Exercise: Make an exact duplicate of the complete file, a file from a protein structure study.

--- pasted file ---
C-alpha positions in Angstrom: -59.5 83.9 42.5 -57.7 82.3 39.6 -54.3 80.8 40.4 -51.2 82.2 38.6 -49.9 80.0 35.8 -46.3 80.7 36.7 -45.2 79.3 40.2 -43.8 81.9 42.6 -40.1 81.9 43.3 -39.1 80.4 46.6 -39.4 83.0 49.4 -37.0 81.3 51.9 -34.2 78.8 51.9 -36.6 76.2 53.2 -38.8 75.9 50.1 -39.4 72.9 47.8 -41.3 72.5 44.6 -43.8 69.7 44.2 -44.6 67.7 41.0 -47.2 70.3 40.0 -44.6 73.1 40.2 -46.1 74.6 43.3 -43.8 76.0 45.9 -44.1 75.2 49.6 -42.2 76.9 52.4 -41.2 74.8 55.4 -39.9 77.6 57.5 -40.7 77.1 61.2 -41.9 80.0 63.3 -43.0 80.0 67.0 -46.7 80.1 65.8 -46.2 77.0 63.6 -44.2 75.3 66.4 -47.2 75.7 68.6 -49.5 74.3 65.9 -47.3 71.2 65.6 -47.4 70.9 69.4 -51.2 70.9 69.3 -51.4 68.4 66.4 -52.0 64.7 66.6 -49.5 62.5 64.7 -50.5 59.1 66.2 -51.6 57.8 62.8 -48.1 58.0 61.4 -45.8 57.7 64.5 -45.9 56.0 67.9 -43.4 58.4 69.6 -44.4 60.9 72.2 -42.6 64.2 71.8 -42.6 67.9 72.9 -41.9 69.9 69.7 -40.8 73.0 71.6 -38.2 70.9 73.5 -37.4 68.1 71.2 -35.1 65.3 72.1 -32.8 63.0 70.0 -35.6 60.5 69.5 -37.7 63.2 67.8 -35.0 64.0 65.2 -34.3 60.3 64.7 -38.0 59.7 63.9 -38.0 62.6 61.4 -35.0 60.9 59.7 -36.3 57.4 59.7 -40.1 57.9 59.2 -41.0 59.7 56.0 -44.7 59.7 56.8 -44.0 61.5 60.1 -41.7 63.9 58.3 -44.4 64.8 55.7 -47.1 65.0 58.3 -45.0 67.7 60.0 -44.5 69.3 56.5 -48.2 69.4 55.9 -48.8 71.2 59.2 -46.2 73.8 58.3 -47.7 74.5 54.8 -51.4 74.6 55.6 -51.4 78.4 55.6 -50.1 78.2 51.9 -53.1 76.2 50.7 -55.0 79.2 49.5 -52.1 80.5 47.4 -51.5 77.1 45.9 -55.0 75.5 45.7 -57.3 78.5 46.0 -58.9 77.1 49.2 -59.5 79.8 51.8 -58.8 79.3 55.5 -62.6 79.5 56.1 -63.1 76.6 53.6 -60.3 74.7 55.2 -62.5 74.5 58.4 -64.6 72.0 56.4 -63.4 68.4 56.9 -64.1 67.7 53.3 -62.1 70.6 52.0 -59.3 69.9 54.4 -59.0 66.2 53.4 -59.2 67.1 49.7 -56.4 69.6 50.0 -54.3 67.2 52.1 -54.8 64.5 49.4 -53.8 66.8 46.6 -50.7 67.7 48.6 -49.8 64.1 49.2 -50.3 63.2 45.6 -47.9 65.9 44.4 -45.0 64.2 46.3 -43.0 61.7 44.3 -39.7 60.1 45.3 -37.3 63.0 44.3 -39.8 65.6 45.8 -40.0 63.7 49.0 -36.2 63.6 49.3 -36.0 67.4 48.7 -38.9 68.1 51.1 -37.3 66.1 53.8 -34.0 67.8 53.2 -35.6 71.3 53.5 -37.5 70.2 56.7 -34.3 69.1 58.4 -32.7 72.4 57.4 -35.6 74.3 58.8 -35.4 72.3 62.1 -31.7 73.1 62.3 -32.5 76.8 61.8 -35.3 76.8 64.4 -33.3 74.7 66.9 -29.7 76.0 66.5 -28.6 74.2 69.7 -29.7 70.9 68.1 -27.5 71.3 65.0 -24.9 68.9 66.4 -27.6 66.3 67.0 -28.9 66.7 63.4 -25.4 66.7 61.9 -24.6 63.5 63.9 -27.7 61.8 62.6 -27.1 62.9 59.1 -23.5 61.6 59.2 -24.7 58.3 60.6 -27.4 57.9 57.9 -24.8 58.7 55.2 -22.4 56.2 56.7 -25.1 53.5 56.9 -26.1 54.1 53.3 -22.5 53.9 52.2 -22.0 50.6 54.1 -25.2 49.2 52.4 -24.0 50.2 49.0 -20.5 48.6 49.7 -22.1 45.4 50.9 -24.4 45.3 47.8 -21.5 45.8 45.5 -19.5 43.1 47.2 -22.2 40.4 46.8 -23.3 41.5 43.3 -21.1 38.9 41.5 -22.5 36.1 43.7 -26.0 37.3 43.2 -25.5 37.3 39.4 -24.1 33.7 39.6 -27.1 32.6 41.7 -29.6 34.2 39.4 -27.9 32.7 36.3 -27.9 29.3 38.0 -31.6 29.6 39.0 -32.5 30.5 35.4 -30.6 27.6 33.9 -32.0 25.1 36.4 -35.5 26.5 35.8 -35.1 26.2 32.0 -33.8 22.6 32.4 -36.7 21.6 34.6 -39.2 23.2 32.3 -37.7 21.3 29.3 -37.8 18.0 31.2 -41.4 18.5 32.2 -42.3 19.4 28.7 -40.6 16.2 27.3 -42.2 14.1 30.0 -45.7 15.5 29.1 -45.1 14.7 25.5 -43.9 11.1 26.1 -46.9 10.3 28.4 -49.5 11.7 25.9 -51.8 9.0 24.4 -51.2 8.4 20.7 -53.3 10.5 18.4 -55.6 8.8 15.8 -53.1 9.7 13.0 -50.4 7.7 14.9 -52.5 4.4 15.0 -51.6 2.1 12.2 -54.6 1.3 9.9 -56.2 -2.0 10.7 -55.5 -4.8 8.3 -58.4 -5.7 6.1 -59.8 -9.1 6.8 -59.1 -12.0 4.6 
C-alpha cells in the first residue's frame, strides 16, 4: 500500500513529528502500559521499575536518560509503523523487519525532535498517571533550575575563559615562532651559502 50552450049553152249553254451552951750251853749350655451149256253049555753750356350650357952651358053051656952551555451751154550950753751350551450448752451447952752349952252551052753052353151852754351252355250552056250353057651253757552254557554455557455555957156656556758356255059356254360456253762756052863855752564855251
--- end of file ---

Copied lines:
C-alpha positions in Angstrom: -59.5 83.9 42.5 -57.7 82.3 39.6 -54.3 80.8 40.4 -51.2 82.2 38.6 -49.9 80.0 35.8 -46.3 80.7 36.7 -45.2 79.3 40.2 -43.8 81.9 42.6 -40.1 81.9 43.3 -39.1 80.4 46.6 -39.4 83.0 49.4 -37.0 81.3 51.9 -34.2 78.8 51.9 -36.6 76.2 53.2 -38.8 75.9 50.1 -39.4 72.9 47.8 -41.3 72.5 44.6 -43.8 69.7 44.2 -44.6 67.7 41.0 -47.2 70.3 40.0 -44.6 73.1 40.2 -46.1 74.6 43.3 -43.8 76.0 45.9 -44.1 75.2 49.6 -42.2 76.9 52.4 -41.2 74.8 55.4 -39.9 77.6 57.5 -40.7 77.1 61.2 -41.9 80.0 63.3 -43.0 80.0 67.0 -46.7 80.1 65.8 -46.2 77.0 63.6 -44.2 75.3 66.4 -47.2 75.7 68.6 -49.5 74.3 65.9 -47.3 71.2 65.6 -47.4 70.9 69.4 -51.2 70.9 69.3 -51.4 68.4 66.4 -52.0 64.7 66.6 -49.5 62.5 64.7 -50.5 59.1 66.2 -51.6 57.8 62.8 -48.1 58.0 61.4 -45.8 57.7 64.5 -45.9 56.0 67.9 -43.4 58.4 69.6 -44.4 60.9 72.2 -42.6 64.2 71.8 -42.6 67.9 72.9 -41.9 69.9 69.7 -40.8 73.0 71.6 -38.2 70.9 73.5 -37.4 68.1 71.2 -35.1 65.3 72.1 -32.8 63.0 70.0 -35.6 60.5 69.5 -37.7 63.2 67.8 -35.0 64.0 65.2 -34.3 60.3 64.7 -38.0 59.7 63.9 -38.0 62.6 61.4 -35.0 60.9 59.7 -36.3 57.4 59.7 -40.1 57.9 59.2 -41.0 59.7 56.0 -44.7 59.7 56.8 -44.0 61.5 60.1 -41.7 63.9 58.3 -44.4 64.8 55.7 -47.1 65.0 58.3 -45.0 67.7 60.0 -44.5 69.3 56.5 -48.2 69.4 55.9 -48.8 71.2 59.2 -46.2 73.8 58.3 -47.7 74.5 54.8 -51.4 74.6 55.6 -51.4 78.4 55.6 -50.1 78.2 51.9 -53.1 76.2 50.7 -55.0 79.2 49.5 -52.1 80.5 47.4 -51.5 77.1 45.9 -55.0 75.5 45.7 -57.3 78.5 46.0 -58.9 77.1 49.2 -59.5 79.8 51.8 -58.8 79.3 55.5 -62.6 79.5 56.1 -63.1 76.6 53.6 -60.3 74.7 55.2 -62.5 74.5 58.4 -64.6 72.0 56.4 -63.4 68.4 56.9 -64.1 67.7 53.3 -62.1 70.6 52.0 -59.3 69.9 54.4 -59.0 66.2 53.4 -59.2 67.1 49.7 -56.4 69.6 50.0 -54.3 67.2 52.1 -54.8 64.5 49.4 -53.8 66.8 46.6 -50.7 67.7 48.6 -49.8 64.1 49.2 -50.3 63.2 45.6 -47.9 65.9 44.4 -45.0 64.2 46.3 -43.0 61.7 44.3 -39.7 60.1 45.3 -37.3 63.0 44.3 -39.8 65.6 45.8 -40.0 63.7 49.0 -36.2 63.6 49.3 -36.0 67.4 48.7 -38.9 68.1 51.1 -37.3 66.1 53.8 -34.0 67.8 53.2 -35.6 71.3 53.5 -37.5 70.2 56.7 -34.3 69.1 58.4 -32.7 72.4 57.4 -35.6 74.3 58.8 -35.4 72.3 62.1 -31.7 73.1 62.3 -32.5 76.8 61.8 -35.3 76.8 64.4 -33.3 74.7 66.9 -29.7 76.0 66.5 -28.6 74.2 69.7 -29.7 70.9 68.1 -27.5 71.3 65.0 -24.9 68.9 66.4 -27.6 66.3 67.0 -28.9 66.7 63.4 -25.4 66.7 61.9 -24.6 63.5 63.9 -27.7 61.8 62.6 -27.1 62.9 59.1 -23.5 61.6 59.2 -24.7 58.3 60.6 -27.4 57.9 57.9 -24.8 58.7 55.2 -22.4 56.2 56.7 -25.1 53.5 56.9 -26.1 54.1 53.3 -22.5 53.9 52.2 -22.0 50.6 54.1 -25.2 49.2 52.4 -24.0 50.2 49.0 -20.5 48.6 49.7 -22.1 45.4 50.9 -24.4 45.3 47.8 -21.5 45.8 45.5 -19.5 43.1 47.2 -22.2 40.4 46.8 -23.3 41.5 43.3 -21.1 38.9 41.5 -22.5 36.1 43.7 -26.0 37.3 43.2 -25.5 37.3 39.4 -24.1 33.7 39.6 -27.1 32.6 41.7 -29.6 34.2 39.4 -27.9 32.7 36.3 -27.9 29.3 38.0 -31.6 29.6 39.0 -32.5 30.5 35.4 -30.6 27.6 33.9 -32.0 25.1 36.4 -35.5 26.5 35.8 -35.1 26.2 32.0 -33.8 22.6 32.4 -36.7 21.6 34.6 -39.2 23.2 32.3 -37.7 21.3 29.3 -37.8 18.0 31.2 -41.4 18.5 32.2 -42.3 19.4 28.7 -40.6 16.2 27.3 -42.2 14.1 30.0 -45.7 15.5 29.1 -45.1 14.7 25.5 -43.9 11.1 26.1 -46.9 10.3 28.4 -49.5 11.7 25.9 -51.8 9.0 24.4 -51.2 8.4 20.7 -53.3 10.5 18.4 -55.6 8.8 15.8 -53.1 9.7 13.0 -50.4 7.7 14.9 -52.5 4.4 15.0 -51.6 2.1 12.2 -54.6 1.3 9.9 -56.2 -2.0 10.7 -55.5 -4.8 8.3 -58.4 -5.7 6.1 -59.8 -9.1 6.8 -59.1 -12.0 4.6 
C-alpha cells in the first residue's frame, strides 16, 4: 500500500513529528502500559521499575536518560509503523523487519525532535498517571533550575575563559615562532651559502 50552450049553152249553254451552951750251853749350655451149256253049555753750356350650357952651358053051656952551555451751154550950753751350551450448752451447952752349952252551052753052353151852754351252355250552056250353057651253757552254557554455557455555957156656556758356255059356254360456253762756052863855752564855251